Now we have two tools to use in the vertical pull. Strict pull ups allow us to create a more stable platform for all our primal lifts. A kipping pull, as a metabolic conditioning tool, allowes us to incorporate violent hip extension, flexibility so we can display our strength in a workout.
But…what about the muscle-up?
The muscle up is a skill that is a pull up followed by a dip. It is used to take yourself from below a set of rings or bar to above the rings or bar. The site Beast Skills has a great write up on muscle-ups. If you watch the video below, the gymnast starts still on the rings and performs a controlled muscle up to get into position to begin his ring routine.
Notice the controlled and smooth nature of the movement. The skill, strength and musculature has been developed over his 15+ years of training to perform a controlled elegant movement. Notice there is no violent hip extension propelling him up into position. The problem I see with the kipping muscle up is the rings. They are not stable and there exists too great a risk for slipping off and injury. Now add to the kipping ring muscle up a 300+ lbs athlete and what will happen to his shoulder if he doesn’t keep his hands tight to his chest on the roll over and the ring shoots out? The result is a shoulder surgery and a missed season at the worst. The best we can hope for is two weeks loss training to recover from a strained AC joint.
As a strength & conditioning coach imagine the head football coach’s face when this 300+ athlete tells him that he wont be able to practice or train because slipped off a ring and separated his AC joint during one of your ring routines. You see so many 130+ kilo gymnasts on earth this is a completely understandable injury.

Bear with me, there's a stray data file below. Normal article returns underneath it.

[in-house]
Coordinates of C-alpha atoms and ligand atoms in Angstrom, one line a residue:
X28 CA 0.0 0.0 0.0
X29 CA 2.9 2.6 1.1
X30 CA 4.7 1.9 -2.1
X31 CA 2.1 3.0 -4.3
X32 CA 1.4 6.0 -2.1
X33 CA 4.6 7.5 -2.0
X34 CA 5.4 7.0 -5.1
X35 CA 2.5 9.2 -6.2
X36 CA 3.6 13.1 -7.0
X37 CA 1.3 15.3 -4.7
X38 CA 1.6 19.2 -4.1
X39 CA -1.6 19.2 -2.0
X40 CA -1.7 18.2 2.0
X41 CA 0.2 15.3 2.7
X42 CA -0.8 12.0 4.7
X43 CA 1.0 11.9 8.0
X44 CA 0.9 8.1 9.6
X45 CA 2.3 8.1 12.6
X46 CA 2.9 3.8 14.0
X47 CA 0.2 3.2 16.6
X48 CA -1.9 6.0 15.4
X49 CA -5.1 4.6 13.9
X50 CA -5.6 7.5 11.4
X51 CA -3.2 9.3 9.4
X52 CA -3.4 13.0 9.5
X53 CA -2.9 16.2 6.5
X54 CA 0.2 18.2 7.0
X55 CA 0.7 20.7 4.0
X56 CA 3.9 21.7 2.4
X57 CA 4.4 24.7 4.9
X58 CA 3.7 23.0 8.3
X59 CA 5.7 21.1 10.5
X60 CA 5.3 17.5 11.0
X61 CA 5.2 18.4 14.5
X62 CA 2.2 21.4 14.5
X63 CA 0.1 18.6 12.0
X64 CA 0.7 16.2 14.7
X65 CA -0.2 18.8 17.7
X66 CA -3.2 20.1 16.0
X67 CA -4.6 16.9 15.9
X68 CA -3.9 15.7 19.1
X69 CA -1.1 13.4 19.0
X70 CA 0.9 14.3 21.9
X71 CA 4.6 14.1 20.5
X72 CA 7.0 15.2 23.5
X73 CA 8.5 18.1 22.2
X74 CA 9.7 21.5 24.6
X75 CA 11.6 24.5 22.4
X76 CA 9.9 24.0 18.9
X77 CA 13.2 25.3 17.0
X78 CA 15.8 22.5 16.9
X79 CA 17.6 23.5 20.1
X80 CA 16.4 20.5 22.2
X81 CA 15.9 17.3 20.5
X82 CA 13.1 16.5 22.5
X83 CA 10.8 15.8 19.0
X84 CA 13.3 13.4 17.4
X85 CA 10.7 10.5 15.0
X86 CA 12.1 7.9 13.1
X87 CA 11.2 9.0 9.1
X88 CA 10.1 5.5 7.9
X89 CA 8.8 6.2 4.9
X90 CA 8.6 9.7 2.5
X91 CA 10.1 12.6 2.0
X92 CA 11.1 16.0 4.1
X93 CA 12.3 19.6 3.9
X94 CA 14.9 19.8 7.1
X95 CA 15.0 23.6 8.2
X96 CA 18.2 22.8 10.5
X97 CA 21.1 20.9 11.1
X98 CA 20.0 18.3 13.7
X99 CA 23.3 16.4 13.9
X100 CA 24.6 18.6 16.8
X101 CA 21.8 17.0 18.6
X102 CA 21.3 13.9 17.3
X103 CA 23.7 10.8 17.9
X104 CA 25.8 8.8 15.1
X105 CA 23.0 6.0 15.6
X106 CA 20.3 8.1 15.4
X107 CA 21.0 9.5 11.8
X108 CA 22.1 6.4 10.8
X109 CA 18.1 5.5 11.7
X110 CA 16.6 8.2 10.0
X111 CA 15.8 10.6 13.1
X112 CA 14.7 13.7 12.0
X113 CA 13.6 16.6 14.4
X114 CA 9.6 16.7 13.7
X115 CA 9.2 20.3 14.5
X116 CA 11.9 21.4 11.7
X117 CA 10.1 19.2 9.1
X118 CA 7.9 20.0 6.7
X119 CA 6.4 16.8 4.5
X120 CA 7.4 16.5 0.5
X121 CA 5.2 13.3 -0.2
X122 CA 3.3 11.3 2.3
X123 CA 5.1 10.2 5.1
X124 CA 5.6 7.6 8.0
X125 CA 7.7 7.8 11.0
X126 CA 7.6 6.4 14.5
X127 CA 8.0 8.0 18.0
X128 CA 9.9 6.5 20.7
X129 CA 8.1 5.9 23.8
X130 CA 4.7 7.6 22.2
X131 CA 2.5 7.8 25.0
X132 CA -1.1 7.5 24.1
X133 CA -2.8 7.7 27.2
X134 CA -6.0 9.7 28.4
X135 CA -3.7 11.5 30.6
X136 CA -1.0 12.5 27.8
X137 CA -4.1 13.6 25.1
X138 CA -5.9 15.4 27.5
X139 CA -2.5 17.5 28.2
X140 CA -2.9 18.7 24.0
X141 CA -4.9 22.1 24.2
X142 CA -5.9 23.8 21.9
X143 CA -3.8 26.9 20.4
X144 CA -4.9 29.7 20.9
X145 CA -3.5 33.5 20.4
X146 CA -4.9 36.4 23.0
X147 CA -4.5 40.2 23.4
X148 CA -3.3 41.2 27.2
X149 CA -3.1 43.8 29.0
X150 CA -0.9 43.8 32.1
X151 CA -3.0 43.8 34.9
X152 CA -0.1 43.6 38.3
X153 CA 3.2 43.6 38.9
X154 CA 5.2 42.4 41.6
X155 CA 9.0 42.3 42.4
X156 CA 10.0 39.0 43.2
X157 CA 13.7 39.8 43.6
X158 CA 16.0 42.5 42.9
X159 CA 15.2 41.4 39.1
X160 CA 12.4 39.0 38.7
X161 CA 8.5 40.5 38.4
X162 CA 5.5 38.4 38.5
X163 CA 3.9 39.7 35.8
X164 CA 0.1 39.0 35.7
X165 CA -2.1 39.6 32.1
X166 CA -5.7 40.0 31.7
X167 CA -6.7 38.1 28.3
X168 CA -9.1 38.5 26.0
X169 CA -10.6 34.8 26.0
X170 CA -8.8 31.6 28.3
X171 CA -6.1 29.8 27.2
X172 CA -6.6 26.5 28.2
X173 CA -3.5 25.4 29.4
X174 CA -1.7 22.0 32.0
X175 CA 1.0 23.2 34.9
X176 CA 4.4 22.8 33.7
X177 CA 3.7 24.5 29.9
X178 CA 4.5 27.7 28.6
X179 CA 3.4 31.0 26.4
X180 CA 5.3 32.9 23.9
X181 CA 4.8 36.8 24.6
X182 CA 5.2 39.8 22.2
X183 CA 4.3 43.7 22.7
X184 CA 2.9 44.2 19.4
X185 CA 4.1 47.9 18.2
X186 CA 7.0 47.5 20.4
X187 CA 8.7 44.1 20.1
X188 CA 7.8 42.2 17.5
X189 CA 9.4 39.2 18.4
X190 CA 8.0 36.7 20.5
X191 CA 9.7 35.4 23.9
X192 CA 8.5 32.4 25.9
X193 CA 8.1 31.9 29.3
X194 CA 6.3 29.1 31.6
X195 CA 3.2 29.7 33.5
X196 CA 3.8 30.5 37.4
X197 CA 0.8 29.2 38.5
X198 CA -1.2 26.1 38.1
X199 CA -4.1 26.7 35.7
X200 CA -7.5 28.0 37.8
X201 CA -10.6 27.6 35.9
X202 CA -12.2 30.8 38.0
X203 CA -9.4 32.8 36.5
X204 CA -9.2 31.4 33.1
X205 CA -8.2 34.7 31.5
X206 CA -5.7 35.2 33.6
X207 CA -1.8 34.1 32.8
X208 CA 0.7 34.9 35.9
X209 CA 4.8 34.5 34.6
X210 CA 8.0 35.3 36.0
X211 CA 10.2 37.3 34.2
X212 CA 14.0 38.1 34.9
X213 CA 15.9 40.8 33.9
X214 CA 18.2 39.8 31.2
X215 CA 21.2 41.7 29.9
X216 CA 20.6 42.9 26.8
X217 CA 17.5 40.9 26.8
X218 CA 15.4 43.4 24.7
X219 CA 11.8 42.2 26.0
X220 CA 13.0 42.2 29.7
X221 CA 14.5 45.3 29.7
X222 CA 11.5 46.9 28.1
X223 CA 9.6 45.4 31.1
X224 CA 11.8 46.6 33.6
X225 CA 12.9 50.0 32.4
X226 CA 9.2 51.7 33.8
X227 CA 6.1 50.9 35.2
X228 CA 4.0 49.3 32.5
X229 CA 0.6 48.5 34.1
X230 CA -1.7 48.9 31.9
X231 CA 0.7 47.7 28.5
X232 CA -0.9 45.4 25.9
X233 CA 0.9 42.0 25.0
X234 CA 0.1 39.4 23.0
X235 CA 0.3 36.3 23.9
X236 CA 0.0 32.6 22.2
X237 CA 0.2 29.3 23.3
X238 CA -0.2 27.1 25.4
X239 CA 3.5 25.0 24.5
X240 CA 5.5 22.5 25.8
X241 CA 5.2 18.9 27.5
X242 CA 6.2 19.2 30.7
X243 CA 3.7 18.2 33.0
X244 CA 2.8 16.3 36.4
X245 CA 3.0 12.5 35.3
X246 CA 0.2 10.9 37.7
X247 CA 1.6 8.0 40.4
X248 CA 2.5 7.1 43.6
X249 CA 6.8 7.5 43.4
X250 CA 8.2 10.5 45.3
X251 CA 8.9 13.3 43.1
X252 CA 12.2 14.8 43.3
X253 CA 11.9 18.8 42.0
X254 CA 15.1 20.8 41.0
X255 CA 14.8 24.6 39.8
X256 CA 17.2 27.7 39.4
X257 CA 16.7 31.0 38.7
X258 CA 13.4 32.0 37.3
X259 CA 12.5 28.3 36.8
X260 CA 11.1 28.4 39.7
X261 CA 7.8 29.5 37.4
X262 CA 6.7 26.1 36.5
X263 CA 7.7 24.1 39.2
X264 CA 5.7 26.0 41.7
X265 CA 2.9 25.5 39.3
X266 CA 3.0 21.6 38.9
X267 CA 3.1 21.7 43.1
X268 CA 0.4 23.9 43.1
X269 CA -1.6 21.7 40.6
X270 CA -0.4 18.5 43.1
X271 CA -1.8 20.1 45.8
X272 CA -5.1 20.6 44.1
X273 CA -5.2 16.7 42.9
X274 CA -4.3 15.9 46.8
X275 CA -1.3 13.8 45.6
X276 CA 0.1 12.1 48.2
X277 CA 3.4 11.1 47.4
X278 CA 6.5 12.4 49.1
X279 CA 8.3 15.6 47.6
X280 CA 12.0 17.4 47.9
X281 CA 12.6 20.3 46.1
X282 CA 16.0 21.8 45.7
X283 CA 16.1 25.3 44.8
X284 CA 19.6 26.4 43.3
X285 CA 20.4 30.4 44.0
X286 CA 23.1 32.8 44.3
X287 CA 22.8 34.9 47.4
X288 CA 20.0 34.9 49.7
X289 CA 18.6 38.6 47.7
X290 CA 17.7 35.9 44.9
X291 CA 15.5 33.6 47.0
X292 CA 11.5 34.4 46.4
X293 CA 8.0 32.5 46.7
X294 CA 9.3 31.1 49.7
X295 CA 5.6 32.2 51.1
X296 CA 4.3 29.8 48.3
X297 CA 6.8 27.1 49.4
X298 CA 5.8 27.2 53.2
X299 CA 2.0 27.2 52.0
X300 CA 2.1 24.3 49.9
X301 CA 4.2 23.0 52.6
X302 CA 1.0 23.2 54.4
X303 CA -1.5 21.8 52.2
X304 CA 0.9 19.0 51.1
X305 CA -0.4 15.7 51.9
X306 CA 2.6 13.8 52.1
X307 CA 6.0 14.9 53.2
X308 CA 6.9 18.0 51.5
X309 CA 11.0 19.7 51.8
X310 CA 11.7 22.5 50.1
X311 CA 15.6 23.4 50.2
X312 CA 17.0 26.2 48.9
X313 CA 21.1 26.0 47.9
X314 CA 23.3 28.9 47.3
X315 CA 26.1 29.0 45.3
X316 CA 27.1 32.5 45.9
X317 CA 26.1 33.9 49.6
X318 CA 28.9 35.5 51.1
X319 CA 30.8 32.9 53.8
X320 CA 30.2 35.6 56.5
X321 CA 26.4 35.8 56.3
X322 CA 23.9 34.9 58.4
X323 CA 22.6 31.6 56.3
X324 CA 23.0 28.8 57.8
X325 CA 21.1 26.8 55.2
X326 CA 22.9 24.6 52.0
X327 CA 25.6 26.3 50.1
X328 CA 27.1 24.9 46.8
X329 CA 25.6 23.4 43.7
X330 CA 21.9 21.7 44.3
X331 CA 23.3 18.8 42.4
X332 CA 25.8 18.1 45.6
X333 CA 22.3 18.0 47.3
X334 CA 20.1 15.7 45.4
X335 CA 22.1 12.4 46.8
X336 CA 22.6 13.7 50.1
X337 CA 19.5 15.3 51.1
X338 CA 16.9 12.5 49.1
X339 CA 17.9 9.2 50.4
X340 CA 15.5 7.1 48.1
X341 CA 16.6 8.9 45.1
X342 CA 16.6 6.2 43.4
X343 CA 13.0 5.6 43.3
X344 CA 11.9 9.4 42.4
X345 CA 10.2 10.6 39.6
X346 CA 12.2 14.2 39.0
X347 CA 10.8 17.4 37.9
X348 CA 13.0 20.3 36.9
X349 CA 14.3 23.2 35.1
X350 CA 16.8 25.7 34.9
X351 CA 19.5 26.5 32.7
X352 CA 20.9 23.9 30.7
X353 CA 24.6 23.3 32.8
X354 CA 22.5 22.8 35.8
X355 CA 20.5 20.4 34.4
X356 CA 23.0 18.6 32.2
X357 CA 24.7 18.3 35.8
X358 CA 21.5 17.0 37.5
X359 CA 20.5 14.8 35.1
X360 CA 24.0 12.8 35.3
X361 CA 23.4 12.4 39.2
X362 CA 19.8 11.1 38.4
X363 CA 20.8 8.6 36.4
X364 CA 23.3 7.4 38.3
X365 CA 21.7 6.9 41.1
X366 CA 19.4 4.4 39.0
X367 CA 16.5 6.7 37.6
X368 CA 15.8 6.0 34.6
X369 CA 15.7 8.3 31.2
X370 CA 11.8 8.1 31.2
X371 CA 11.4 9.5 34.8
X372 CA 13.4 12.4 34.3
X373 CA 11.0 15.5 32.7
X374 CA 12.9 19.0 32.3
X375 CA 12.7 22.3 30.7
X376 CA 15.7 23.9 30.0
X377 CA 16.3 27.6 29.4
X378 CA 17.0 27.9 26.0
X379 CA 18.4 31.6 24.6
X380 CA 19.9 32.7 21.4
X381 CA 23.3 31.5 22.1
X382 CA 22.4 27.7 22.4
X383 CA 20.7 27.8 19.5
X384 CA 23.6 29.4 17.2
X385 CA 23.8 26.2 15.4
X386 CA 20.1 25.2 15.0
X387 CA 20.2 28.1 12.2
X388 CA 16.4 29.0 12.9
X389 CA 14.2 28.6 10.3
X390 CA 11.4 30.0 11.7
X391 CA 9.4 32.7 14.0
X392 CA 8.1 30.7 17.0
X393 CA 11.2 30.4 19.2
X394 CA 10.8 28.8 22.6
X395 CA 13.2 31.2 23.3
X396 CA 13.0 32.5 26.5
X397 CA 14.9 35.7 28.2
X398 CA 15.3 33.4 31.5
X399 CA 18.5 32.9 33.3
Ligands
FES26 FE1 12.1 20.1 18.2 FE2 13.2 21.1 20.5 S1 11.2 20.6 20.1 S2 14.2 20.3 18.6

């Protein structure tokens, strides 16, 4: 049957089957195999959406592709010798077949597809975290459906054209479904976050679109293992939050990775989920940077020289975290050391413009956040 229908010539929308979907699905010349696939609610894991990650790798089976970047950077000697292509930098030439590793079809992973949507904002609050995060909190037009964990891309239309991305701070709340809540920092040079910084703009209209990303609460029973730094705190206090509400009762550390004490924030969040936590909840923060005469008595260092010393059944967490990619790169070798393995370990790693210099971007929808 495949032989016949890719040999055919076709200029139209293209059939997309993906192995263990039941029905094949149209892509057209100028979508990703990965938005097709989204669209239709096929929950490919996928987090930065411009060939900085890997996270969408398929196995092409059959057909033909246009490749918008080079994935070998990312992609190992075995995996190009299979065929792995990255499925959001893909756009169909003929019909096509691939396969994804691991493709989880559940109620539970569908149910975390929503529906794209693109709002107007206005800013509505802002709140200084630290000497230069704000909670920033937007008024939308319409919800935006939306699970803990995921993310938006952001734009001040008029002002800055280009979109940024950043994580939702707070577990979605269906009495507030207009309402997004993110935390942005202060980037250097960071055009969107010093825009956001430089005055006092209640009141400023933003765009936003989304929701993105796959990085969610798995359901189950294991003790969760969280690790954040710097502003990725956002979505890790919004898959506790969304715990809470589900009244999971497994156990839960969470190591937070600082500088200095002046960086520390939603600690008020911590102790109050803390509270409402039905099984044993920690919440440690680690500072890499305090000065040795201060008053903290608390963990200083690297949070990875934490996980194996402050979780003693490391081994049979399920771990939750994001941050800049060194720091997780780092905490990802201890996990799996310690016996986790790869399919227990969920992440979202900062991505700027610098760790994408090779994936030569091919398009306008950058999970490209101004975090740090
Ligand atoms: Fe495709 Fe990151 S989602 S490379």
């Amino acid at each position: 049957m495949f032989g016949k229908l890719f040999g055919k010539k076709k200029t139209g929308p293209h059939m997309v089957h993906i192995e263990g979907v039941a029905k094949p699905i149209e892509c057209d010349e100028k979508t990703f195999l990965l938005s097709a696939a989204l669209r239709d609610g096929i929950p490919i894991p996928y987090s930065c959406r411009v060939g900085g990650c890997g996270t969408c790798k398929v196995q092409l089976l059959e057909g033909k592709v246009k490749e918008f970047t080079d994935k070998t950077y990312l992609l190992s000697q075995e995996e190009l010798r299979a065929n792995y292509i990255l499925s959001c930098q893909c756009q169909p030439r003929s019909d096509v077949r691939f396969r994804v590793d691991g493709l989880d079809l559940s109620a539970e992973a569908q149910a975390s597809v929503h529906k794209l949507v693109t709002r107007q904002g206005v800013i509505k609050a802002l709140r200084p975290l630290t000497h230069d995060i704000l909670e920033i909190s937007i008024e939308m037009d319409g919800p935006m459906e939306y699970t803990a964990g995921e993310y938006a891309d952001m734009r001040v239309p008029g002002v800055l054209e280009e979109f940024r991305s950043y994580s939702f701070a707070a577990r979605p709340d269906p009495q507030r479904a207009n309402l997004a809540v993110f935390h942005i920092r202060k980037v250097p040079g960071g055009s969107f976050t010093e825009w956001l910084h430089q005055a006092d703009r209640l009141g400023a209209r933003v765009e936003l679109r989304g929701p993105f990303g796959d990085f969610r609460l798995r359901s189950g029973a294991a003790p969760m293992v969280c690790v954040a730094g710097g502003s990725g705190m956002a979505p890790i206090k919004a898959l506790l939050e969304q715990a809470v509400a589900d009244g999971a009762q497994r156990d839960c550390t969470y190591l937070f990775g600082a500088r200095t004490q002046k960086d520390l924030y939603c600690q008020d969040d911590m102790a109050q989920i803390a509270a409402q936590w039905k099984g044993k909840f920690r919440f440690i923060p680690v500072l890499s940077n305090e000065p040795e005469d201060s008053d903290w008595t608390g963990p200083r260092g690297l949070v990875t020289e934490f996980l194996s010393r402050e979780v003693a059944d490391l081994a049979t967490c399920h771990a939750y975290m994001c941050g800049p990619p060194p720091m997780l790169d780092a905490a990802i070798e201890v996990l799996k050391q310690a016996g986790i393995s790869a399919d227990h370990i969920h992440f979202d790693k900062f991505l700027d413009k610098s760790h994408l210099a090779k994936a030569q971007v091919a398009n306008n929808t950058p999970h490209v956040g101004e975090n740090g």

Now if you tell me the muscle up develops a level of strength that cannot be developed with weighted pull-ups and weighted dips I would say you are living in fantasyland.
However, I don’t want you to think I do not like the muscle-up. But for me to like it enough to program it, it must be done on a bar.
I like the idea of a violent kip followed by a big vertical pull on a stable bar. It is very simple…if you do not pull yourself high enough on the bar muscle up then you will not make it. The bar is stable in contrast to a set of rings that are moveable. If you do not kip high enough on a set of rings you can use flexibility and whacky ring position to make the MU happen by just slipping into it.
In the end the bar is stable and you dramatically reduce the chance of injury.
CrossFit Football is a strength and conditioning program for power athletes. This includes contact sports and any sport where the time domain is short and the need for big horsepower is paramount. A ring muscle up is not a unique skill or movement that can be found on the football field, and the risk of injury is too high.
Last week I visited with Carl Paoli, coach at San Francisco CrossFit and former Olympic Gymnast. When our conversation turned to the ring muscle up the analogy was given that NFL players need to perform muscle ups for their sport as much as Olympic gymnasts need to be able to perform One of One pass pro.